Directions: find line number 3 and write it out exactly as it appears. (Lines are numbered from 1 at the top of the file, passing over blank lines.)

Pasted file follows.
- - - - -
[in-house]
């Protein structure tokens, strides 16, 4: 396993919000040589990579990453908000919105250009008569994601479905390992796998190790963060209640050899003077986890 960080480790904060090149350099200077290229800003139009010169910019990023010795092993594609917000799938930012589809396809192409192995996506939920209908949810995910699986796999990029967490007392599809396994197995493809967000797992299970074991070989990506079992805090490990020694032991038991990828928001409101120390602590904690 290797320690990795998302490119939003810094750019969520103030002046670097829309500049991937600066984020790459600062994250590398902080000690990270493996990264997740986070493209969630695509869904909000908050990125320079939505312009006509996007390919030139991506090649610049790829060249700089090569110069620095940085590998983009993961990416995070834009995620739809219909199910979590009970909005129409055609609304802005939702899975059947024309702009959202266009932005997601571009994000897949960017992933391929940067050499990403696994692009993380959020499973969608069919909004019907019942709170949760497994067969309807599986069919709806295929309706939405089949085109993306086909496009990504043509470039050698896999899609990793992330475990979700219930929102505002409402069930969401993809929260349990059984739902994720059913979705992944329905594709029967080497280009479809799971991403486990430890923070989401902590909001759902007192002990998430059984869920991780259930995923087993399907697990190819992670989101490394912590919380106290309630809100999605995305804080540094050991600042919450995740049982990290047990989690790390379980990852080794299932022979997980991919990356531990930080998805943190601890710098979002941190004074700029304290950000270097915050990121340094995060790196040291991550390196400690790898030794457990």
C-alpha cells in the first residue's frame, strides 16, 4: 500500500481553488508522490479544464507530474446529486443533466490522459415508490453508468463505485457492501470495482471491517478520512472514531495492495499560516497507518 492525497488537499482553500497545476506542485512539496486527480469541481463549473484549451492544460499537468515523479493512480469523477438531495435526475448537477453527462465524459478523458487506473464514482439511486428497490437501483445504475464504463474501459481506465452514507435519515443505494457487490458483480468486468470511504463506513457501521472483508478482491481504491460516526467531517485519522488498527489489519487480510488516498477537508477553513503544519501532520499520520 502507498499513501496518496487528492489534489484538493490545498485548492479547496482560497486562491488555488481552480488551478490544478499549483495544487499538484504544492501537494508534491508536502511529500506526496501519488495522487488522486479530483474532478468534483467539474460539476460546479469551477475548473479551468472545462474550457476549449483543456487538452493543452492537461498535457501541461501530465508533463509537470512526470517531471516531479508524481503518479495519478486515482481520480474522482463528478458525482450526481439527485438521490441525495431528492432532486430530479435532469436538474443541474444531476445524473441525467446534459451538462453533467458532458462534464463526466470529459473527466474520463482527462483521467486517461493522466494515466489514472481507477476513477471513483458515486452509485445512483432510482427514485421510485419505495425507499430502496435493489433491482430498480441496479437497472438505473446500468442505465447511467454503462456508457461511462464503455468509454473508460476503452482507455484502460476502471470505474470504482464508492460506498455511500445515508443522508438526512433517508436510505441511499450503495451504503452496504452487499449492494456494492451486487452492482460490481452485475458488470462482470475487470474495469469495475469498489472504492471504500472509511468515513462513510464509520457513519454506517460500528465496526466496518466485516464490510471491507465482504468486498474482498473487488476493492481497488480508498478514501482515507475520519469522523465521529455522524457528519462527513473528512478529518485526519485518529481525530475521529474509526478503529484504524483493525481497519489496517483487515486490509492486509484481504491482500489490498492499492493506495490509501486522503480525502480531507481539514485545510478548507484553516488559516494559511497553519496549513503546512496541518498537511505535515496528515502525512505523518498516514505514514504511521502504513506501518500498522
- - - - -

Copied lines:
C-alpha cells in the first residue's frame, strides 16, 4: 500500500481553488508522490479544464507530474446529486443533466490522459415508490453508468463505485457492501470495482471491517478520512472514531495492495499560516497507518 492525497488537499482553500497545476506542485512539496486527480469541481463549473484549451492544460499537468515523479493512480469523477438531495435526475448537477453527462465524459478523458487506473464514482439511486428497490437501483445504475464504463474501459481506465452514507435519515443505494457487490458483480468486468470511504463506513457501521472483508478482491481504491460516526467531517485519522488498527489489519487480510488516498477537508477553513503544519501532520499520520 502507498499513501496518496487528492489534489484538493490545498485548492479547496482560497486562491488555488481552480488551478490544478499549483495544487499538484504544492501537494508534491508536502511529500506526496501519488495522487488522486479530483474532478468534483467539474460539476460546479469551477475548473479551468472545462474550457476549449483543456487538452493543452492537461498535457501541461501530465508533463509537470512526470517531471516531479508524481503518479495519478486515482481520480474522482463528478458525482450526481439527485438521490441525495431528492432532486430530479435532469436538474443541474444531476445524473441525467446534459451538462453533467458532458462534464463526466470529459473527466474520463482527462483521467486517461493522466494515466489514472481507477476513477471513483458515486452509485445512483432510482427514485421510485419505495425507499430502496435493489433491482430498480441496479437497472438505473446500468442505465447511467454503462456508457461511462464503455468509454473508460476503452482507455484502460476502471470505474470504482464508492460506498455511500445515508443522508438526512433517508436510505441511499450503495451504503452496504452487499449492494456494492451486487452492482460490481452485475458488470462482470475487470474495469469495475469498489472504492471504500472509511468515513462513510464509520457513519454506517460500528465496526466496518466485516464490510471491507465482504468486498474482498473487488476493492481497488480508498478514501482515507475520519469522523465521529455522524457528519462527513473528512478529518485526519485518529481525530475521529474509526478503529484504524483493525481497519489496517483487515486490509492486509484481504491482500489490498492499492493506495490509501486522503480525502480531507481539514485545510478548507484553516488559516494559511497553519496549513503546512496541518498537511505535515496528515502525512505523518498516514505514514504511521502504513506501518500498522